For years, the gun debate has been obscured by the fact that there is a dearth of objective research on the subject. Given that, New Jersey leaders are looking to build their own body of scientific research on gun violence — including the risks, impacts, and policy implications — based in part on a University of California program that was the first of its kind nationwide.
Democratic lawmakers have introduced two proposals to empower Rutgers University to conduct detailed studies of gun violence to help shape public firearm policies, including one measure that would create a separate firearm research center modeled on the one that opened in July at UC Davis Sacramento. The other bill would appropriate $400,000 for an existing Rutgers program to focus on this issue.
Gov. Phil Murphy, a progressive Democrat who took office in January, included $2 million in his budget proposal for fiscal year 2019, which begins in July, to support a gun violence center at Rutgers. Murphy, who has made reducing firearm death a priority, also joined with the governors of four other states to share data andto reduce the traffic in illegal guns in the region.
These measures are designed to fill a knowledge gap left by the federal government, which has not conducted any significant studies on firearm violence in more than two decades — despite the growing number of mass shooting incidents at schools, churches, and other public places. This includes the massacre of 17 people at Marjory Stoneman Douglas High School in Parkland, FL, earlier this year.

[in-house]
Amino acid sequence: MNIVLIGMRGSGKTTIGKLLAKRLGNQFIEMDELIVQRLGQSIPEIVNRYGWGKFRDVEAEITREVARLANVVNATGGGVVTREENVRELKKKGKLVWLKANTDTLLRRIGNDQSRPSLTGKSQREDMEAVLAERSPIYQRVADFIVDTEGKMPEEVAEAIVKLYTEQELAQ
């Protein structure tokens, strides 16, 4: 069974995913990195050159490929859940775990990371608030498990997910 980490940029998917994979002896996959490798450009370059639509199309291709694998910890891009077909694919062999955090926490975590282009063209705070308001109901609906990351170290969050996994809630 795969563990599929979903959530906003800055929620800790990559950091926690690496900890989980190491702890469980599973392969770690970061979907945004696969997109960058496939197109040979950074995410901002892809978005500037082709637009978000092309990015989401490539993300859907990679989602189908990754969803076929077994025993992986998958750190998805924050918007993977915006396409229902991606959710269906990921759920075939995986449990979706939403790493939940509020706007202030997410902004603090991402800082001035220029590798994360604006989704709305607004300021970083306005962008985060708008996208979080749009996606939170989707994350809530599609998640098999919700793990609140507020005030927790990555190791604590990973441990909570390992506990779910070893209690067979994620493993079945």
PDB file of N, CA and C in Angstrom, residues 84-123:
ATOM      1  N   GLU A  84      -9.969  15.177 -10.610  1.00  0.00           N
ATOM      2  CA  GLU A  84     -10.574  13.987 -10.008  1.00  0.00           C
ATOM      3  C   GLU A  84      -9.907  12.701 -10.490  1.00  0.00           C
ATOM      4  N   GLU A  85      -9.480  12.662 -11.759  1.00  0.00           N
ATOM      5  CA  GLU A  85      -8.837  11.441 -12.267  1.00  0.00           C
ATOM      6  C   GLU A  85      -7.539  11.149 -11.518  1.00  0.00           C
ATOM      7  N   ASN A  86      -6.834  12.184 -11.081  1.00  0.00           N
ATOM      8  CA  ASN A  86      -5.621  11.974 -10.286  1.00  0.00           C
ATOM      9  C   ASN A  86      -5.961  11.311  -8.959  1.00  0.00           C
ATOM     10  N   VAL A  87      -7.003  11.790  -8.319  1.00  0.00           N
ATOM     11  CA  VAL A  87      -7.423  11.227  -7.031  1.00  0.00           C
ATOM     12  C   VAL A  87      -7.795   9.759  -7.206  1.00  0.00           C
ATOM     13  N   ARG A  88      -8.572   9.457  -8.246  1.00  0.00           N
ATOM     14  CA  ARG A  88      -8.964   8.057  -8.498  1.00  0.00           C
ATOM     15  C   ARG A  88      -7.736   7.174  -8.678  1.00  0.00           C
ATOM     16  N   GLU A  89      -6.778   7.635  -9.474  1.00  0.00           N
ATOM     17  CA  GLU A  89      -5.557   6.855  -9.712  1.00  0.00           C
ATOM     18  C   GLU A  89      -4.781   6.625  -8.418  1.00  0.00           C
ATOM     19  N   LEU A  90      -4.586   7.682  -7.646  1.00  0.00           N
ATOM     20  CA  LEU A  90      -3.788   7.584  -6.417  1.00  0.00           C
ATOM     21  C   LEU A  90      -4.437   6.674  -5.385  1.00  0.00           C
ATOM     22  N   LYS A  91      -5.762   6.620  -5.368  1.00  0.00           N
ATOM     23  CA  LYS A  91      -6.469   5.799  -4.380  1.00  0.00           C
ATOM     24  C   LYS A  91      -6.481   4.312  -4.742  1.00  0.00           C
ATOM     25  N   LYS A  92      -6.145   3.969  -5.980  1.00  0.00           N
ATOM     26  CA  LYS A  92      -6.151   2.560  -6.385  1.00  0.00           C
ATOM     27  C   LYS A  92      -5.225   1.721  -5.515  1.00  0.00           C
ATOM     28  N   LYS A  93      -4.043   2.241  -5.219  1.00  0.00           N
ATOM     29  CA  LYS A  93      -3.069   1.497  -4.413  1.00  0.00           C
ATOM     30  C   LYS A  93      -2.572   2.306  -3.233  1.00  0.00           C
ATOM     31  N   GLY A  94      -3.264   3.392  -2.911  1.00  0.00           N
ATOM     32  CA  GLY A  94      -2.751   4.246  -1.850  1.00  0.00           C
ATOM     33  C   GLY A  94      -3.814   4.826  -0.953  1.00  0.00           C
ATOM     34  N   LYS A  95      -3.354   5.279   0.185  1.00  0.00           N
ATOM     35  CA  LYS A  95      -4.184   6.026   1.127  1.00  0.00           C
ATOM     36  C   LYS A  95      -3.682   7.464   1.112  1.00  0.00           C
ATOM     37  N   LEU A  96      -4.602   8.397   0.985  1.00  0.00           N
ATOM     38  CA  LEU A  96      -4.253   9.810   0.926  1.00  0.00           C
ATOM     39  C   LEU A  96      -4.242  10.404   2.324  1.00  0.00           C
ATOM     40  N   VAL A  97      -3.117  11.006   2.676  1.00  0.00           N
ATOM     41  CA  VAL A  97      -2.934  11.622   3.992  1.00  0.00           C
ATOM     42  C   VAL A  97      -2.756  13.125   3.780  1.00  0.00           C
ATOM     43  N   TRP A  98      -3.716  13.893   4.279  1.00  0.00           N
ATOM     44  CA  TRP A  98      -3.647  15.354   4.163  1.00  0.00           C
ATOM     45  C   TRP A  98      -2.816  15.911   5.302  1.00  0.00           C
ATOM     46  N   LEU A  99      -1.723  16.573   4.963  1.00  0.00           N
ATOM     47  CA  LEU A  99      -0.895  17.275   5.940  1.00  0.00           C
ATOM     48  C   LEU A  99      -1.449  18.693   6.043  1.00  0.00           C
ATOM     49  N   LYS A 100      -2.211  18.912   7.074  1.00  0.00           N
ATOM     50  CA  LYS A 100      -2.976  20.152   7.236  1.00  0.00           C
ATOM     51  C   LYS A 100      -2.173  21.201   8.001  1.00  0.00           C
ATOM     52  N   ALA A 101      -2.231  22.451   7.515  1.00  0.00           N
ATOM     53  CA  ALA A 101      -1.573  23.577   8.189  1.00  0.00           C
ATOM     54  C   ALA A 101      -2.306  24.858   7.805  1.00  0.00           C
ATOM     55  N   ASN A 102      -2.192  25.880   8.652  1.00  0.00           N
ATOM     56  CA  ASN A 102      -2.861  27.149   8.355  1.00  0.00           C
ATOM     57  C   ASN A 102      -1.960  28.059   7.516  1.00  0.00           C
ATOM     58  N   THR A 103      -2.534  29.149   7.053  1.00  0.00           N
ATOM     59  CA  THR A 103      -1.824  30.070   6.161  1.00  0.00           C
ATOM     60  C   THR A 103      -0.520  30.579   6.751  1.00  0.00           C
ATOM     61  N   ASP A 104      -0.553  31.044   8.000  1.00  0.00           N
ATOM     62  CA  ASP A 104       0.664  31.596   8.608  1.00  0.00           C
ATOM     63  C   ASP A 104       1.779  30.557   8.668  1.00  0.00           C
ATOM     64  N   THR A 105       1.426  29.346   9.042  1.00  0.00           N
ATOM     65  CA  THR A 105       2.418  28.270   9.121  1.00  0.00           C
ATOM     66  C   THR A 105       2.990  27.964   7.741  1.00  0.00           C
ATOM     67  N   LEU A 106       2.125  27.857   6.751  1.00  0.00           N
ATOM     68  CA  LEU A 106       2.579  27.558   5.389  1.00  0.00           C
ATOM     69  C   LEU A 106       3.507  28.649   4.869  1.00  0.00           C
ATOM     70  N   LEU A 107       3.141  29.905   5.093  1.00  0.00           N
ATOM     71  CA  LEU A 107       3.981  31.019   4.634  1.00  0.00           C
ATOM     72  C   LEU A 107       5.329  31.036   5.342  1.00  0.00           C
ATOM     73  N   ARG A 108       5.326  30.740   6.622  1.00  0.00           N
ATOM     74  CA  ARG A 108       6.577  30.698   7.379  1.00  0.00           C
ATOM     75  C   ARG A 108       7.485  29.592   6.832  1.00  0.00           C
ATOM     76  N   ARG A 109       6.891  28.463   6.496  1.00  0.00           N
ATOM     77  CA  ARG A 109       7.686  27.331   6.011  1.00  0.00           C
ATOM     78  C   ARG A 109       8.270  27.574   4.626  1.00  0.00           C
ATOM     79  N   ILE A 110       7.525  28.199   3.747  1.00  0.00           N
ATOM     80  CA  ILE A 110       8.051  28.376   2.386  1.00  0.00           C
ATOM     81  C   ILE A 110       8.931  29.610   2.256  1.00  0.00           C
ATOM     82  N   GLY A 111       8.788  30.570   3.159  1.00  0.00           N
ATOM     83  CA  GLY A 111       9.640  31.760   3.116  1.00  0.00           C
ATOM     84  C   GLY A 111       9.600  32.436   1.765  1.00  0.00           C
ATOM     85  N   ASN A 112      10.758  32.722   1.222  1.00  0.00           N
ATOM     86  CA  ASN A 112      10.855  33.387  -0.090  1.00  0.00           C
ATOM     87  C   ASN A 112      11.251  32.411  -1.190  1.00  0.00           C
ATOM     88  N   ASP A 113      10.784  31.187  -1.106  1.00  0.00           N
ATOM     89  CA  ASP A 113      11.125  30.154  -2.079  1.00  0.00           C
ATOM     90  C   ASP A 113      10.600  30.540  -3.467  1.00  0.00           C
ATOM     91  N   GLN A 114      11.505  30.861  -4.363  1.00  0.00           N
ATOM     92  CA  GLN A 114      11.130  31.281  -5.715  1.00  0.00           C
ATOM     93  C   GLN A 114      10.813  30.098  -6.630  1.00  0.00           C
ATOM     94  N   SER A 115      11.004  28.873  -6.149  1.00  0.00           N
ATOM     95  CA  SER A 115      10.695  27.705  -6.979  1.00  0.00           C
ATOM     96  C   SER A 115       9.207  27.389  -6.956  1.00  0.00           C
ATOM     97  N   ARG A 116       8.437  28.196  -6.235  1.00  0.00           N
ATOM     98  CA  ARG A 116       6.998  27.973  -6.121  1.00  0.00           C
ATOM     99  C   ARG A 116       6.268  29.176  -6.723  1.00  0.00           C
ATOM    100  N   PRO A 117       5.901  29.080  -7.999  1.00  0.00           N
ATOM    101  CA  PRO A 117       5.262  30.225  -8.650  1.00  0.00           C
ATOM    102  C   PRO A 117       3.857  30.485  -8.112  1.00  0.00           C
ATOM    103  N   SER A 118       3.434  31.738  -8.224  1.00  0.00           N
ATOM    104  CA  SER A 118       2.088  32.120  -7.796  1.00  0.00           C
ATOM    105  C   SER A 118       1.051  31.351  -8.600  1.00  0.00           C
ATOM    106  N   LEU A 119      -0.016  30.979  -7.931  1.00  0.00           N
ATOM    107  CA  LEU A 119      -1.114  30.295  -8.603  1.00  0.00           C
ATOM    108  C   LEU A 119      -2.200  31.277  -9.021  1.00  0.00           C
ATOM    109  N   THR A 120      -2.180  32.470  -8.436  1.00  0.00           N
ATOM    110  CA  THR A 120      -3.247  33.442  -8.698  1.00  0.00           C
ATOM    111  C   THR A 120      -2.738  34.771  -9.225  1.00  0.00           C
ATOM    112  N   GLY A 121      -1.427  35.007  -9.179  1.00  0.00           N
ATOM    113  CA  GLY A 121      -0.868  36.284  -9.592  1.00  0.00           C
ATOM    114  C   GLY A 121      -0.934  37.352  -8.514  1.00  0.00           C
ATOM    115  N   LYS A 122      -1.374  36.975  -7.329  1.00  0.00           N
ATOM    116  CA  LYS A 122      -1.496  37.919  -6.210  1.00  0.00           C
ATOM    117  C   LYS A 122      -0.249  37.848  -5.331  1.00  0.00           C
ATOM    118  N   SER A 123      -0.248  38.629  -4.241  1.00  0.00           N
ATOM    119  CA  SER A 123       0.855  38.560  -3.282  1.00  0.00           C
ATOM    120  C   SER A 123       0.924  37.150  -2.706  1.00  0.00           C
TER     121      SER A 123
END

“The prevalence of mass shootings and gun violence is a uniquely American issue. America has more guns than any other country,” said state Assemblywoman Joann Downey (D-Monmouth), a lead sponsor of one of the research bills. “In order to effectively combat this epidemic, we must arm ourselves with knowledge, not firearms. Only then can we find the root of the issue and address it.”
The outrage at the Stoneman Douglas shootings — which sparked student protests here and across the nation — has also fueled efforts by New Jersey lawmakers to strengthen firearms restrictions and limit access to certain weapons and ammunition. The Democratic-led state Assembly adoptedlast week, despite vocal opposition from Second Amendment advocates, who rallied outside the State House.
New Jersey has some of the nation’s strictest gun laws and has the sixth-lowest state rate of firearm deaths per capita, or 5.5 per 100,000 people, according tofrom the federal Centers for Disease Control and Prevention; nationwide, the rate is 11.8. A total of 485 Garden State residents died of gun-related deaths in 2016, the most recent year for which statistics have been published, and more than 300,000 Americans lost their lives nationwide.
But while the CDC tracks firearms mortality (along with death rates from scores of other causes), an amendment to the 1996 federal spending bill — added after significant lobbying by the National Rifle Association, according to news reports — made clear that the publicly funded researchers could not use their findings to advocate for gun control. While the language does not outwardly ban gun-violence research, the impact has been the same: federal funding was diverted, private sources dried up, and few publicly backed studies have been done since.